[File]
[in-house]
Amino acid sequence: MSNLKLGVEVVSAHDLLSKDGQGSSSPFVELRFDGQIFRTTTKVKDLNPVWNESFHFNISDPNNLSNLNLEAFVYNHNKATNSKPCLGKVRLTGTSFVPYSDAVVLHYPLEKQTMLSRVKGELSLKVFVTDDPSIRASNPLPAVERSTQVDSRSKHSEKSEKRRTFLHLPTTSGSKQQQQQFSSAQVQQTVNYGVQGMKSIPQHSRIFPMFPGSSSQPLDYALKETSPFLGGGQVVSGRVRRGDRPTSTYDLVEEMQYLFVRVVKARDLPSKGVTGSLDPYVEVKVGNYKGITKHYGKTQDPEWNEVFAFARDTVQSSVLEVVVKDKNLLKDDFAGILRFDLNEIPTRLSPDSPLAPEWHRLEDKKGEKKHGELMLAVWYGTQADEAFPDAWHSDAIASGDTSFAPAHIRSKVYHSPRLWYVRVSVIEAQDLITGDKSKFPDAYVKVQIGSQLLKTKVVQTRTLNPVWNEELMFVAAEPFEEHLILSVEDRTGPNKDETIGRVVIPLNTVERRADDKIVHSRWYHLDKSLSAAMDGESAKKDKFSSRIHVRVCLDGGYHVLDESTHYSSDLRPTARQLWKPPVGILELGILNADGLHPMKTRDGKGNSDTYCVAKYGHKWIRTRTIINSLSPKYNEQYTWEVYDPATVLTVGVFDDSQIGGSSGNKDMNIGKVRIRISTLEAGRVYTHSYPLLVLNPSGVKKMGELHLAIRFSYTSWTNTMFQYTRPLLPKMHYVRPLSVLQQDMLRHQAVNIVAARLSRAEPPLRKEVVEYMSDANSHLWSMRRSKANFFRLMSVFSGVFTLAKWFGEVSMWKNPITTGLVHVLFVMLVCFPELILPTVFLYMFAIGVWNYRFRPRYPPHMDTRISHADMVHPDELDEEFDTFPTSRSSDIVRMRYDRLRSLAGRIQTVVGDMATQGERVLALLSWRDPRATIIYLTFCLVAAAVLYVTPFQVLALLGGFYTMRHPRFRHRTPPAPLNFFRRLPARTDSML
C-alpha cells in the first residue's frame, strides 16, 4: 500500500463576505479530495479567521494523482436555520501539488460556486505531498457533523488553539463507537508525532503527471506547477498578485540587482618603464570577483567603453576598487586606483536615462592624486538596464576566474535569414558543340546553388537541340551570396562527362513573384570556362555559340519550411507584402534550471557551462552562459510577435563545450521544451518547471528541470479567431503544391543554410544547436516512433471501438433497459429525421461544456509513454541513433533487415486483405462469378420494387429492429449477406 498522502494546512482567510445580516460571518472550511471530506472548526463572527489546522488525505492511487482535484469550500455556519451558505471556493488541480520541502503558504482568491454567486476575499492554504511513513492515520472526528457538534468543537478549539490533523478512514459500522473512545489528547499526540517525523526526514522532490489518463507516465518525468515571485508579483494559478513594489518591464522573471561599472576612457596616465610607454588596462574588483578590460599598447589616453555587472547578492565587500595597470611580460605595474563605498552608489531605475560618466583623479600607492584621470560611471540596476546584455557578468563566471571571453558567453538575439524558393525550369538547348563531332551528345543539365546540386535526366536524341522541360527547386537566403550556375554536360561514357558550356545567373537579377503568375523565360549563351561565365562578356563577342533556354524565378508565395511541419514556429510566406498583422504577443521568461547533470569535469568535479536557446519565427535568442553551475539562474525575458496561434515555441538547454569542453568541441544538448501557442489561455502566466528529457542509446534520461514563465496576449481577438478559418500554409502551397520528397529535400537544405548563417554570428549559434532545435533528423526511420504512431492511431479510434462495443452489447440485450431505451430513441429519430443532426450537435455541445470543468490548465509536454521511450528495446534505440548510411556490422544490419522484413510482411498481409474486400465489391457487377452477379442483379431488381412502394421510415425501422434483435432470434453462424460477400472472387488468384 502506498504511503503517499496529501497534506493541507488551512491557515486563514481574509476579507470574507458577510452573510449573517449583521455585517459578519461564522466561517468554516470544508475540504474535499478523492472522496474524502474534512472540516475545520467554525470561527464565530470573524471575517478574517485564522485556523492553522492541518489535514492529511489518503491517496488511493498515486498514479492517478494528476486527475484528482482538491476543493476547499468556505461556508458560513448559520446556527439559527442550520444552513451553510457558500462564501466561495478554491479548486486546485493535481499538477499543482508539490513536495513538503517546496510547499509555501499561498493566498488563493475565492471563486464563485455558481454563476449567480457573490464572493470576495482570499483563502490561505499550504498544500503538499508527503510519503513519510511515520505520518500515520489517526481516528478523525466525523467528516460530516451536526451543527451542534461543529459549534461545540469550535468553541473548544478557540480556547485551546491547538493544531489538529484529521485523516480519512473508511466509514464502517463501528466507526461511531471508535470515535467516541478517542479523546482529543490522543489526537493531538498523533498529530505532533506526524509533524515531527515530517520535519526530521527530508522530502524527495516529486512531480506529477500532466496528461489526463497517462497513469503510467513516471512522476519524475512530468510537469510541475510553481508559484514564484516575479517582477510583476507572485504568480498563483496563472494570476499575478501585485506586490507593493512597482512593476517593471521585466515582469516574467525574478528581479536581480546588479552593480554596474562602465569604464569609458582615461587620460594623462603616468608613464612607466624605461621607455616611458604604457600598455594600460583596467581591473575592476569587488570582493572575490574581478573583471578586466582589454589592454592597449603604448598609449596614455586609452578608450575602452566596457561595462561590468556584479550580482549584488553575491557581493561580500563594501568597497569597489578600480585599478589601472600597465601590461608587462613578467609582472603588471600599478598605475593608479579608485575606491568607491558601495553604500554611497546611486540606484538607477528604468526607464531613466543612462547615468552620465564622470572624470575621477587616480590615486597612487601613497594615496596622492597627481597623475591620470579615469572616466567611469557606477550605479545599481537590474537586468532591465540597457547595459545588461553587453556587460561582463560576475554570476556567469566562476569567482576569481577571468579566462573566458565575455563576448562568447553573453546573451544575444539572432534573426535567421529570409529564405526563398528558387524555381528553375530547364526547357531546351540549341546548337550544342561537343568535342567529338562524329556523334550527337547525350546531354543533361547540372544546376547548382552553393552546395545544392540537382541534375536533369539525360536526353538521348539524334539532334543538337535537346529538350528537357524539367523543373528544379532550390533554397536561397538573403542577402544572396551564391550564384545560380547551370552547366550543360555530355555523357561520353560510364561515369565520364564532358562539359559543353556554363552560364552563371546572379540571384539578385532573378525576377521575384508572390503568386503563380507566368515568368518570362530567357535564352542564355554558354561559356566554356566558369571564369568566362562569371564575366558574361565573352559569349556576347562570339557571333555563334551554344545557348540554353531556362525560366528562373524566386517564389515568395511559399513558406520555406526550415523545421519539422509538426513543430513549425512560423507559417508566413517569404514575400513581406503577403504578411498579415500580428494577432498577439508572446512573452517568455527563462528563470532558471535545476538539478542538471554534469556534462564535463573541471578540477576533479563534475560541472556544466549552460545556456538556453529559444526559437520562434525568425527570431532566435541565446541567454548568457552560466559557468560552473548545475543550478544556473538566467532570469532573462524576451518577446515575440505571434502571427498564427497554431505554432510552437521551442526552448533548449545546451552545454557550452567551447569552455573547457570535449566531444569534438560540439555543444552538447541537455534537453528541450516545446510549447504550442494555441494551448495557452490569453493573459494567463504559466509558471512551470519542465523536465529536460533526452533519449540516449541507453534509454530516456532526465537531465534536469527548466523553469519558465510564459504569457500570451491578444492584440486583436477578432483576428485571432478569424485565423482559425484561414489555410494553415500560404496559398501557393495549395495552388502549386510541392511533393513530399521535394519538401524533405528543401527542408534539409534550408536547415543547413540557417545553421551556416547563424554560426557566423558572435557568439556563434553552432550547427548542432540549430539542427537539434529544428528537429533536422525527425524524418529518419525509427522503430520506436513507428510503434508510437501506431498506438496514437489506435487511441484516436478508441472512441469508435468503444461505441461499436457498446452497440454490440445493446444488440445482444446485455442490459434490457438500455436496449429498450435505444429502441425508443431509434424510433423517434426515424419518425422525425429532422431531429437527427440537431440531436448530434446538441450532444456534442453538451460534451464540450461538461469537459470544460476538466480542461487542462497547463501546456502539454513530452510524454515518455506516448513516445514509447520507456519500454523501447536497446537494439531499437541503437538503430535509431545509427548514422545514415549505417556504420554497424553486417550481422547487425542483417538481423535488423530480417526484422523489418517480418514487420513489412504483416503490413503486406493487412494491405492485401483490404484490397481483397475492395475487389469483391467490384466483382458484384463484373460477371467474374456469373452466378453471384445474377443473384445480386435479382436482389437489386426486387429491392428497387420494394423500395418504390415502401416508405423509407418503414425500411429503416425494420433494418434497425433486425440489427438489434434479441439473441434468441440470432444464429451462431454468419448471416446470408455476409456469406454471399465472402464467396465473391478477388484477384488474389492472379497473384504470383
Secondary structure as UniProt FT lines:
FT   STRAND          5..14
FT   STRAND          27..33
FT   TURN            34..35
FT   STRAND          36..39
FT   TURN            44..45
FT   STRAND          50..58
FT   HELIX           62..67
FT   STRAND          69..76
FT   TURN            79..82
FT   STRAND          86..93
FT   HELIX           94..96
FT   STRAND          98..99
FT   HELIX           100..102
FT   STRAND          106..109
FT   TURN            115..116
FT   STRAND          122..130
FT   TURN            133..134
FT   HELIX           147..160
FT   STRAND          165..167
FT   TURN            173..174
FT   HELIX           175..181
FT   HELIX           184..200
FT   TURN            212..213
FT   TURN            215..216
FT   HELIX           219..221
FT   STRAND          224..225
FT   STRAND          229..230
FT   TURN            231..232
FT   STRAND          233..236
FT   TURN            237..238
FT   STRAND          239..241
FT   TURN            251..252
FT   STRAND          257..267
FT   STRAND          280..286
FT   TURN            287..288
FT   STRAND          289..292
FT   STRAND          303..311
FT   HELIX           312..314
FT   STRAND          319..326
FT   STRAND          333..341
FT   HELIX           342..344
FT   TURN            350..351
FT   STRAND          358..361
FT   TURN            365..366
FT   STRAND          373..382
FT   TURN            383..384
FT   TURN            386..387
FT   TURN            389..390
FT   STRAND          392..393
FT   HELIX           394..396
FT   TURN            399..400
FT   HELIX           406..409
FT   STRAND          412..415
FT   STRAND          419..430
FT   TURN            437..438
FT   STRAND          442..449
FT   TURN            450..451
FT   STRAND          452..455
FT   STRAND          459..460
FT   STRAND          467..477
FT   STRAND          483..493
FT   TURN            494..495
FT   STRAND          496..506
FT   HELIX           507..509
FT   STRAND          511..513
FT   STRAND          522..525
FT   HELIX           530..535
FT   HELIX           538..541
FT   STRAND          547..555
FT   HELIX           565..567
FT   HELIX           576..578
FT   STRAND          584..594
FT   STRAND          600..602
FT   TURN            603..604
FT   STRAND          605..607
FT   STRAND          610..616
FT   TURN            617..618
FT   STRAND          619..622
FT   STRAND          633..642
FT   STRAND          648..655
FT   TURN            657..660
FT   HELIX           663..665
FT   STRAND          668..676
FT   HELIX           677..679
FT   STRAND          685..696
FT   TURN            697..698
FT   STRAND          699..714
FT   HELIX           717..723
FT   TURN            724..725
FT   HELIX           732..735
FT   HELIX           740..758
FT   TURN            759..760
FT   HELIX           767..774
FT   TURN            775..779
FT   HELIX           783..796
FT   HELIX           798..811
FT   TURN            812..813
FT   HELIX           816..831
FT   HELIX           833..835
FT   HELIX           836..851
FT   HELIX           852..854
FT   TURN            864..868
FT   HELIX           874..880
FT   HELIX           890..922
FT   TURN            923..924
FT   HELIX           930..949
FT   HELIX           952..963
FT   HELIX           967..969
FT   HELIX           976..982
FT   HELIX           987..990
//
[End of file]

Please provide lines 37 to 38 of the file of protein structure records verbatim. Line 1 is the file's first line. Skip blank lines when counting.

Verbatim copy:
FT   STRAND          257..267
FT   STRAND          280..286